The district court certified the question to the Alabama Supreme Court, as follows: “[u]nder Alabama law, is a [PRP] letter from the [EPA] … sufficient to satisfy the ‘suit’ requirement under a liability policy for insurance?” Id. at 4. The Alabama Supreme Court answered this question in the affirmative, as had the other 44 states that considered the issue. Thus, the Alabama Supreme Court, in effect, invalidated the insurer’s grounds for denial. See id., at p. 4 (citing Travelers Casualty and Surety Company v. Alabama Gas Corporation, __ So.3d __, 2012 WL 6720790 (Ala. 2012)).

Even if a Debatable Coverage Question Is Resolved Against the Insurer, There Is Still No Bad Faith

On summary judgment, Alabama Gas argued that the insurer acted in bad faith as a matter of law, since the Alabama Supreme Court ultimately ruled that a PRP notice is a suit by which coverage is triggered, and, therefore, this coverage question was no longer debatable. Id. at 3-4. To the contrary, the insurer argued that the Alabama Supreme Court’s decision on the coverage question further confirmed that the coverage issue was “fairly debatable” under Alabama law at the time the insurer made its coverage determination, requiring the dismissal of the policyholder’s bad faith claim as a matter of law. Id. at 6. The district court agreed with the insurer and dismissed the bad faith cause of action.

In reaching its decision that under Alabama law the insurer had not engaged in bad faith conduct, the trial court held that the policyholder had to prove each of the following elements: (1) the insurance contract existed; (2) an intentional refusal to pay the claim; and (3) the absence of any lawful basis for refusal and the insurer’s knowledge of that fact; or the insurer’s intentional failure to determine whether there is any lawful basis for its refusal. Id. at 9 (citing Acceptance Ins. Co. v. Brown, 832 So.2d 1, 16 (Ala. 2001)). The district court emphasized that there is no recovery for the tort of a bad faith refusal to pay where a plaintiff’s evidence falls short of eliminating any arguable reason for denying payment. An arguable reason is one that is “open to dispute or question.” See id. (quoting Koch v. State Farm Fire & Cas. Co., 565 So.2d 226, 229 (Ala. 1990)). Where a claim is debatable under fact or law, the insurer is entitled to debate it. Id. (quoting Davis v. Cotton States Mutual Ins. Co., 604 So.2d 354, 358-59 (Ala. 1992) (internal quotes omitted)). “If any one reason for denial of coverage is at least ‘arguable,’ [a] court need not look any further, and a claim for bad faith refusal to pay will not lie.” Id., at 9-10 (quoting Weaver v. Allstate Ins. Co., 574 So.2d 771, 774 (Ala. 1990) (other internal citations omitted)).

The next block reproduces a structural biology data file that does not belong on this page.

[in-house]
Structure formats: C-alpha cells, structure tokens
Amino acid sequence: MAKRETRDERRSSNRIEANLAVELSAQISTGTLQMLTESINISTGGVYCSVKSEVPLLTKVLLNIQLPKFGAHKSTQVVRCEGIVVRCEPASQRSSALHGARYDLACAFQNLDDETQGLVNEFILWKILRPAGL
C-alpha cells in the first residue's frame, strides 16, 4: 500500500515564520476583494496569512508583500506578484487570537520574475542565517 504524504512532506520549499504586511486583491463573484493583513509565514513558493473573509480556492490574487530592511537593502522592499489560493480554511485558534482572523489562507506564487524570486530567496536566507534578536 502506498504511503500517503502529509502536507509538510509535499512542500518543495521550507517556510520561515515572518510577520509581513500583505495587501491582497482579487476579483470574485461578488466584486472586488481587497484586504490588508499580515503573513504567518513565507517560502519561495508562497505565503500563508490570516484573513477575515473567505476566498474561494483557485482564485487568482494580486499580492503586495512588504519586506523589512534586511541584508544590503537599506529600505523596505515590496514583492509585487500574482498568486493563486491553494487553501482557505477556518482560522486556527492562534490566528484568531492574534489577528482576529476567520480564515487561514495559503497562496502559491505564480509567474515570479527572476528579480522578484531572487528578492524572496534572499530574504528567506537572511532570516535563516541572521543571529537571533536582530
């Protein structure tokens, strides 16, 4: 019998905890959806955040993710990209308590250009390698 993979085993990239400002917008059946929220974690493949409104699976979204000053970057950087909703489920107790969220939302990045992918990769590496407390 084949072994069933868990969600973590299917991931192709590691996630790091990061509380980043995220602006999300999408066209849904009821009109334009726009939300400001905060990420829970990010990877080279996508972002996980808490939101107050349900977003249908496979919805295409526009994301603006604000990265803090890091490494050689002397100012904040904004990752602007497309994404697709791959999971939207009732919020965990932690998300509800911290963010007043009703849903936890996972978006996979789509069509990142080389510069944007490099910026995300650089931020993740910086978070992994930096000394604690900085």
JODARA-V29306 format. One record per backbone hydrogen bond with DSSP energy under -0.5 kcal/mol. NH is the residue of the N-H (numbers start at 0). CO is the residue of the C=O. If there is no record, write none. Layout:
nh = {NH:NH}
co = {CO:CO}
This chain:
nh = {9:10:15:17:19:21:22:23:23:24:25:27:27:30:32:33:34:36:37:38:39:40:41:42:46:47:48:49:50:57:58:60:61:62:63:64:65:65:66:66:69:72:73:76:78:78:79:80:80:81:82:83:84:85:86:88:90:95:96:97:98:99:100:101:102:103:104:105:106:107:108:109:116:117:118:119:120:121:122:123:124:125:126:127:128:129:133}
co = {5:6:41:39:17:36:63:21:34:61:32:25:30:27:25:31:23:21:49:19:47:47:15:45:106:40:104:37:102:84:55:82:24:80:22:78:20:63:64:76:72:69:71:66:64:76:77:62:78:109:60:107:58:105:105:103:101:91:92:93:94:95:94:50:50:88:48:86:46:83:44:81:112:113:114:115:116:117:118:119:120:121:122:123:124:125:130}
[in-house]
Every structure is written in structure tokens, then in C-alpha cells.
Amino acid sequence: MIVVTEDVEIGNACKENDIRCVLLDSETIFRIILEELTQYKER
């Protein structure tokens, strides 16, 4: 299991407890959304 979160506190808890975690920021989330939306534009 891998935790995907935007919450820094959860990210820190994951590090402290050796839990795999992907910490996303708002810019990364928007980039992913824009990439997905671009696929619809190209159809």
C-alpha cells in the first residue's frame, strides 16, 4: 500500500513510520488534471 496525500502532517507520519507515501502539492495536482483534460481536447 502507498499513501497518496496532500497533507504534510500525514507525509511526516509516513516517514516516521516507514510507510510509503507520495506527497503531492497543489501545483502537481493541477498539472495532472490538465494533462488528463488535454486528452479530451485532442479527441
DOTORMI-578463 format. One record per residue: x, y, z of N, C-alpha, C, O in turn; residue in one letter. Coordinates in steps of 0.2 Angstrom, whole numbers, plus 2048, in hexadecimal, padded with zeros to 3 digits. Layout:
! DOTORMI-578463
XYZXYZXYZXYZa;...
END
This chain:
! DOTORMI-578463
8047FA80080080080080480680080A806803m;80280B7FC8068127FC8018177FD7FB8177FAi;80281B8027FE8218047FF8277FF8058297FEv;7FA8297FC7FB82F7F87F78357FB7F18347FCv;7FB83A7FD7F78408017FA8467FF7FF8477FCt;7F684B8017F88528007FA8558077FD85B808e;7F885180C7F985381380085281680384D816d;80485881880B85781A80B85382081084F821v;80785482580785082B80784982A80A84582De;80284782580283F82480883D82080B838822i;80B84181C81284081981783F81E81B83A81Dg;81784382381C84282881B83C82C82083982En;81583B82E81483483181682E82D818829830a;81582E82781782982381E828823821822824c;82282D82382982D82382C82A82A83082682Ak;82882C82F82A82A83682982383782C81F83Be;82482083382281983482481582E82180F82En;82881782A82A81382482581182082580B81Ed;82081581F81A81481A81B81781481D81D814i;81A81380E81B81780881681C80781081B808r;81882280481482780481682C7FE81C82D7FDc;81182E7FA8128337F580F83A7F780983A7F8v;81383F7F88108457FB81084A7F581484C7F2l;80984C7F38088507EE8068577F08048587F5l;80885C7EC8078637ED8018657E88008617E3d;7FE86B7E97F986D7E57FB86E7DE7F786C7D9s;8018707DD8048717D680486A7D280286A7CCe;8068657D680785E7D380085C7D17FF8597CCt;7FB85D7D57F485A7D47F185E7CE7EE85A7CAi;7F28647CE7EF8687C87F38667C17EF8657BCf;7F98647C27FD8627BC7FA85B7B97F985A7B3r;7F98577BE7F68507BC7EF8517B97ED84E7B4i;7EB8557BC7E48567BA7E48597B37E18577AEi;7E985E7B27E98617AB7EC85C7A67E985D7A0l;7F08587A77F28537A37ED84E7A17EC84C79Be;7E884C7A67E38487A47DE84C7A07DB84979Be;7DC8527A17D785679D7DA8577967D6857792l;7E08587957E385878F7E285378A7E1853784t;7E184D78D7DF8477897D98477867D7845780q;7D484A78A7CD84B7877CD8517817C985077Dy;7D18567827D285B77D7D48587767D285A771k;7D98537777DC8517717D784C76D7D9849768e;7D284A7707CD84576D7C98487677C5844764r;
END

In Conclusion

This decision is further indicative of a policyholder’s high burden of proof when asserting a tort claim of bad faith failure to pay under Alabama law – at least at the federal district court level. The court’s recent ruling demonstrates that an insurer is less likely to have bad faith exposure in Alabama when it denies a claim based on a coverage issue that was undecided under Alabama law at the time of the denial – despite the unfavorable treatment the coverage position has received in other (even many) jurisdictions; and despite where Alabama, itself, ultimately joins the majority position. It will be interesting to follow how future Alabama state court decisions handle the interpretation of Alabama law in light of this district court ruling.